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See: Cosmology for other approaches to the study of the Universe in its totality.
Large scale structure of the Universe according to one Hindu cosmology.
Map 2: Intermediate neighbourhood of the Earth according to one Hindu cosmology.
Map 3: Local neighbourhood of the Earth according to one Hindu cosmology.

Religious cosmologies are ways of explaining the history and evolution of the universe based, at least in part, on the acceptance of principles that cannot be justified by accepted scientific arguments (those are otherwise generally considered via physical cosmology). Most frequently, such theories begin by positing the existence of a god (or gods) who created and/or maintain(s) the universe. Some religious cosmologies have their basis in the teachings of particular religions or religious texts, whereas others are more general reactions to perceived difficulties in explaining the entire universe without the actions of a planning / coordinating intelligence.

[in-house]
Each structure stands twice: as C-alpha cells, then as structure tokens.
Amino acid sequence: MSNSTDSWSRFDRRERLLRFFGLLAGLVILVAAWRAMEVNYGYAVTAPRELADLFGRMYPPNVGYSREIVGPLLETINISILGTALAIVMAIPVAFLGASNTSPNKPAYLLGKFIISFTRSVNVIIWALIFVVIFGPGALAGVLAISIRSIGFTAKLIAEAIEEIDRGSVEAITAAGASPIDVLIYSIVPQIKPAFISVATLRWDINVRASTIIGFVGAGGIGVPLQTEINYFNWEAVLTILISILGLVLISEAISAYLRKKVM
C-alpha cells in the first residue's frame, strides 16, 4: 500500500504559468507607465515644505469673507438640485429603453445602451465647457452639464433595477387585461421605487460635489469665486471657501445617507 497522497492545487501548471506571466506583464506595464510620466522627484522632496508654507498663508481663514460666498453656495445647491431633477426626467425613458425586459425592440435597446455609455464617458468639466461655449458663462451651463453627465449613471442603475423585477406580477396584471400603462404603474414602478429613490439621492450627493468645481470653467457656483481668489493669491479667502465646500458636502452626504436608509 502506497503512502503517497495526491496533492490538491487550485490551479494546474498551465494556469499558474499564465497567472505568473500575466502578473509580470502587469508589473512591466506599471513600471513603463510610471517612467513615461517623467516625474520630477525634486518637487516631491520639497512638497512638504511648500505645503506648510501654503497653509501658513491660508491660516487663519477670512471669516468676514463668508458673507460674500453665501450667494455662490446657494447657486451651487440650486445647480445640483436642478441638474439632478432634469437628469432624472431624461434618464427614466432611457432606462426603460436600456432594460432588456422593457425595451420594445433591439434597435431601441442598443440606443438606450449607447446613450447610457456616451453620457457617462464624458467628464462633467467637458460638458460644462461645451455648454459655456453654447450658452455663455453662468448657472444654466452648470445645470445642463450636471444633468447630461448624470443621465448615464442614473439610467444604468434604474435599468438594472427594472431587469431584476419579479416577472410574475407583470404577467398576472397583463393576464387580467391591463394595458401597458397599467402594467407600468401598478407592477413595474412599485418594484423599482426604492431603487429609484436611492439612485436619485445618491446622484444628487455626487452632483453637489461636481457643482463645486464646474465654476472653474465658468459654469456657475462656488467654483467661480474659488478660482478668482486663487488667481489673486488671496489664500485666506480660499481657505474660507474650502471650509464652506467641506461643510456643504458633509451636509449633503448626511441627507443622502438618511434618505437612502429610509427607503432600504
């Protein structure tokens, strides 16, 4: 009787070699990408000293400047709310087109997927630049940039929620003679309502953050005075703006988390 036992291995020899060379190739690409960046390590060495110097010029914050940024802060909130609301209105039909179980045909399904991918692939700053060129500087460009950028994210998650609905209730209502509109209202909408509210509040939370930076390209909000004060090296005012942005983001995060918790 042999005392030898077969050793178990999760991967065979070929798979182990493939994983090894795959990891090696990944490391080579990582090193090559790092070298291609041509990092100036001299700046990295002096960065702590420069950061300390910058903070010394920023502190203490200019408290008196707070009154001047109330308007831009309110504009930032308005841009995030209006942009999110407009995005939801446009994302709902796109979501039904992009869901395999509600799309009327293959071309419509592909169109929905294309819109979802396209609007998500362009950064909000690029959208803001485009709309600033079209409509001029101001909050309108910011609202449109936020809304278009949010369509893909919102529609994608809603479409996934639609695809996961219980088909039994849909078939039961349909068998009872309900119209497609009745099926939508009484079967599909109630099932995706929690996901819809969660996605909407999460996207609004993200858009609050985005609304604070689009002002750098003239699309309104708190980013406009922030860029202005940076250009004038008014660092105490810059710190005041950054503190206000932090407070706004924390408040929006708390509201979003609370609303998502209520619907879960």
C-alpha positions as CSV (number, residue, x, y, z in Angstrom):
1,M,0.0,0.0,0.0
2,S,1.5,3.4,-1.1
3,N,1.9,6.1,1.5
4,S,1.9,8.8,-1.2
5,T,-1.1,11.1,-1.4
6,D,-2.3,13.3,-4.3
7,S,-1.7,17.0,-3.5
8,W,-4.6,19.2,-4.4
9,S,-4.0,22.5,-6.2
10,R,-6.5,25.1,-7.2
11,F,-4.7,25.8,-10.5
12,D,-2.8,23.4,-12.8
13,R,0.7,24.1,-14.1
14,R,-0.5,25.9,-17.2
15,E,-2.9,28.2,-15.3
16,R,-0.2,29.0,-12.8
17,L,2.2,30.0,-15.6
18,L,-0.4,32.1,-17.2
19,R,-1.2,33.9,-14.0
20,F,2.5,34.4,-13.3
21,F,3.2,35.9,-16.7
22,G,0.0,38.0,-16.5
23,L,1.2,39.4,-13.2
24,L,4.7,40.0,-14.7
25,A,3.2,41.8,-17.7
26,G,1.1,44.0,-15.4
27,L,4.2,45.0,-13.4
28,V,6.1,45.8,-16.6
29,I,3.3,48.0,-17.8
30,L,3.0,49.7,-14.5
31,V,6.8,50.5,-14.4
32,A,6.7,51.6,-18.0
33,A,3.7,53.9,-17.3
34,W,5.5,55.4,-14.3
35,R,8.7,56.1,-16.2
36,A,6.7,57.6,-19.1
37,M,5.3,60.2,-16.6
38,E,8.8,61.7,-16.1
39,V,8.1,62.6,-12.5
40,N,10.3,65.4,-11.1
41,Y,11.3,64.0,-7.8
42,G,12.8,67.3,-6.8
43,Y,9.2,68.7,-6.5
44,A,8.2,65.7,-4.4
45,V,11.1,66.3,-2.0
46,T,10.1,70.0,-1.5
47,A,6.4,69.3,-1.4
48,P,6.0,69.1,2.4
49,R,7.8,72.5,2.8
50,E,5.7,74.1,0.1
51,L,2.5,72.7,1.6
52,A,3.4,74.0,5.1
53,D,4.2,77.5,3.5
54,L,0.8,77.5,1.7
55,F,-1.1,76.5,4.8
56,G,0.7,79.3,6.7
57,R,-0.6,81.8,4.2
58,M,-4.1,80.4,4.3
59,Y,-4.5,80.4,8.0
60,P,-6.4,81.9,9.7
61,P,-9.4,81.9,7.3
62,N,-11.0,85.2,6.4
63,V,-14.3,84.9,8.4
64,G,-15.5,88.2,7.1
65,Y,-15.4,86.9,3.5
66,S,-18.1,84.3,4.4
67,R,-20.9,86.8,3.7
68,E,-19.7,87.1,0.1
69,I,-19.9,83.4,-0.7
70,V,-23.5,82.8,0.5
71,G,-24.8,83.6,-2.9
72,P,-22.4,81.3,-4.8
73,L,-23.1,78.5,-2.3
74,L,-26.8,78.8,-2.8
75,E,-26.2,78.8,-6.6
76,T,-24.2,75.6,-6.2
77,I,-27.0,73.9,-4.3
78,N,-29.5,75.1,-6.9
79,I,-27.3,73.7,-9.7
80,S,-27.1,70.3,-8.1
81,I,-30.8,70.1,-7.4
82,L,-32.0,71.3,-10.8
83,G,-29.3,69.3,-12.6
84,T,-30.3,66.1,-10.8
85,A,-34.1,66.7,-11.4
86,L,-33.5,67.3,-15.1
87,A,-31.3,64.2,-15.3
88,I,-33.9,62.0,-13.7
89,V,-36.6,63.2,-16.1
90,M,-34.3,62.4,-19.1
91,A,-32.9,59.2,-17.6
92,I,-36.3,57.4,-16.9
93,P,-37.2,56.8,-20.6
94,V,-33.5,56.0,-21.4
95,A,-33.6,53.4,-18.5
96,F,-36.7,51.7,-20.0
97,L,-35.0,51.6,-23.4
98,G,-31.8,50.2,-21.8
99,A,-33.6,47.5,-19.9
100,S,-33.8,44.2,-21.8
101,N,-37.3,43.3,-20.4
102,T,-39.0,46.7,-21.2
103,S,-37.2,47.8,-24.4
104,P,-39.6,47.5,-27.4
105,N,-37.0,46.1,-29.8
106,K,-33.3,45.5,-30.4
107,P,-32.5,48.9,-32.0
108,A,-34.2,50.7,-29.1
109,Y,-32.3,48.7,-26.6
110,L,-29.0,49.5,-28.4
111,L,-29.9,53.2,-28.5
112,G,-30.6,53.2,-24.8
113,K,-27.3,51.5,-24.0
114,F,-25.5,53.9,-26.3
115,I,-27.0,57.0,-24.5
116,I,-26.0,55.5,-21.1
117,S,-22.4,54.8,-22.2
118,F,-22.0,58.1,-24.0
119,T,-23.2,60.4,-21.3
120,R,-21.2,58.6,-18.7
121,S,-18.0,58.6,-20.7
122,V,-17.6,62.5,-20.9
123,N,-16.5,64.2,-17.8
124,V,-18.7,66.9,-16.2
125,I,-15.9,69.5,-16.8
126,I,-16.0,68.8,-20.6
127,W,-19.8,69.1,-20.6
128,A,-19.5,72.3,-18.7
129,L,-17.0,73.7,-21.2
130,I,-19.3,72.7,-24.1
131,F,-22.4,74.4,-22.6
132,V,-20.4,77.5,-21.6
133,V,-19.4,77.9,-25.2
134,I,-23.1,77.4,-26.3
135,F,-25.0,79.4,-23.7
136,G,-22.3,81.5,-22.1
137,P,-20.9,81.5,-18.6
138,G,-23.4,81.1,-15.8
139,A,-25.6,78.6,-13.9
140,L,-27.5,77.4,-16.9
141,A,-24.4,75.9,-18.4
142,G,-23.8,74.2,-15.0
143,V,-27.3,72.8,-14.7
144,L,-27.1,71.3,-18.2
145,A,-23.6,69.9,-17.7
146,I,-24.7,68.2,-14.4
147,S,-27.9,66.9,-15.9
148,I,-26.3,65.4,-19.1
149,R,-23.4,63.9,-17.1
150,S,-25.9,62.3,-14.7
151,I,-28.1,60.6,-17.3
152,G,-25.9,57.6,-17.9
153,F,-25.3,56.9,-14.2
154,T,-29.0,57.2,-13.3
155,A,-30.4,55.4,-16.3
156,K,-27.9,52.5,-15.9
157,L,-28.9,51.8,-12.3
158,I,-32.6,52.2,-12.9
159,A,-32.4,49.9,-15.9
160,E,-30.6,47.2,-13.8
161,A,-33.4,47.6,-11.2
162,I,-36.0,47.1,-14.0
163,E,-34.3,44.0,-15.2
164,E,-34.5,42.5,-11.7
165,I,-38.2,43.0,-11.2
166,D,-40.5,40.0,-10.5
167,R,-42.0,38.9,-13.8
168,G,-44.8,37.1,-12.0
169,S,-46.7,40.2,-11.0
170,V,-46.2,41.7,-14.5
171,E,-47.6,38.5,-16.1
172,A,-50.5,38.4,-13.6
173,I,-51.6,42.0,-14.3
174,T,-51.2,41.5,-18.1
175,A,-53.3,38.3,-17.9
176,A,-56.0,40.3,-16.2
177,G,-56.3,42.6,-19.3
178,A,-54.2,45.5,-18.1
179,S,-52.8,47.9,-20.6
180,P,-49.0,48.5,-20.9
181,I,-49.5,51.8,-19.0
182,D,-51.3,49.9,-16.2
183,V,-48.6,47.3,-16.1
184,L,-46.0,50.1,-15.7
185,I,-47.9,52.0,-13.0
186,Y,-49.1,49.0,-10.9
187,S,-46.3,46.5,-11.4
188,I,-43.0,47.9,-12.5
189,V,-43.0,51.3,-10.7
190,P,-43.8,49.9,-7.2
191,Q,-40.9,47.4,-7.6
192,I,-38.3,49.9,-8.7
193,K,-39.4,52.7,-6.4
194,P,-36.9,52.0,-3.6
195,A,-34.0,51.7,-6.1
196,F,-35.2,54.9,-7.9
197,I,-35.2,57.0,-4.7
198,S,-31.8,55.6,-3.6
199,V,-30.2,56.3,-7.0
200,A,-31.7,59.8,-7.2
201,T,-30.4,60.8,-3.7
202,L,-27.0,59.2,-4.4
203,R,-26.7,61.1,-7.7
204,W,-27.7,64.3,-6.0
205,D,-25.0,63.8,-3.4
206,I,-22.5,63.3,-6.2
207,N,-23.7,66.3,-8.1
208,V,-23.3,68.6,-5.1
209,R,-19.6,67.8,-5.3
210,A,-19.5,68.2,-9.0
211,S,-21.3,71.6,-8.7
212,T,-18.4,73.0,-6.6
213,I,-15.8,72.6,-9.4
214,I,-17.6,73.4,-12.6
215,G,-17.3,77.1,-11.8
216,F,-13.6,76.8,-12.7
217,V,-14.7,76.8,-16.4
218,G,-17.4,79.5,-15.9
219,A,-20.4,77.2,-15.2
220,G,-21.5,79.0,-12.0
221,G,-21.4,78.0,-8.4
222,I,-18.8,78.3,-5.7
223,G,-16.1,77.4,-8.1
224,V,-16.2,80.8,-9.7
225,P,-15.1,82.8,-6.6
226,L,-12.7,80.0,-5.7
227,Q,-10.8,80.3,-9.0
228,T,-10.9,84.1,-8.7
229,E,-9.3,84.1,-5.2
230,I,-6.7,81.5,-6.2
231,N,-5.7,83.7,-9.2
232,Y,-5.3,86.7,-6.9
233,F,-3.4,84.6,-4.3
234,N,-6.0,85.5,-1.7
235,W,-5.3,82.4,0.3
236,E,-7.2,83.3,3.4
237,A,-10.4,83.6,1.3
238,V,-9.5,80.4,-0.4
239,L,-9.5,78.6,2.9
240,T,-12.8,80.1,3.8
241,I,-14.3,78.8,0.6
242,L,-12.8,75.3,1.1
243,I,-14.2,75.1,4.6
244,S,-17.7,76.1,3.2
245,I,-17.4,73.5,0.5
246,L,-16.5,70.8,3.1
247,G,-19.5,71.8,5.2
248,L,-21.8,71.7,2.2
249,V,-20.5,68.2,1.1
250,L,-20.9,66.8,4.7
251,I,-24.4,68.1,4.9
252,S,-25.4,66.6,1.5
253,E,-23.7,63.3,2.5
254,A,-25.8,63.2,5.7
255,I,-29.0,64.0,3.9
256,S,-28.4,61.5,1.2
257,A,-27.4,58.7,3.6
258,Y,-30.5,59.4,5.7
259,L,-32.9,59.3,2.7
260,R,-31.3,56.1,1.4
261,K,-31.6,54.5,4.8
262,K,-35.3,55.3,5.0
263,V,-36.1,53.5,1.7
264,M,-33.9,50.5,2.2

Contents

Abrahamic

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Biblical

The main Judeo-Christian religious text, the Bible, details the story of creation. The first two chapters of the Book of Genesis describe the creation of the cosmos by Elohim (Hebrew for "god") in six successive days; the second chapter focuses on the creation of the first man and woman by god, in this chapter named as Yahweh.

The cosmos described in Genesis and a few other texts in the bible is made up of a flat, circular Earth floating like a bubble in an apparently infinite "ocean" of water (the "ocean of chaos" common to Ancient Near Eastern cultures). A solid "firmament" keeps this ocean from returning to drown the habitable world, but has openings to admit the sun, moon, and stars, as well as winds and rain. Rivers and wells draw their water from the "ocean" below the Earth.

Islamic

Muslims believe that God, or Allah, created the universe, including Earth's physical environment and human beings. The highest goal is to visualize the cosmos as a book of symbols for meditation and contemplation for spiritual upliftment or as a prison from which the human soul must escape to attain true freedom in the spiritual journey to God. [1]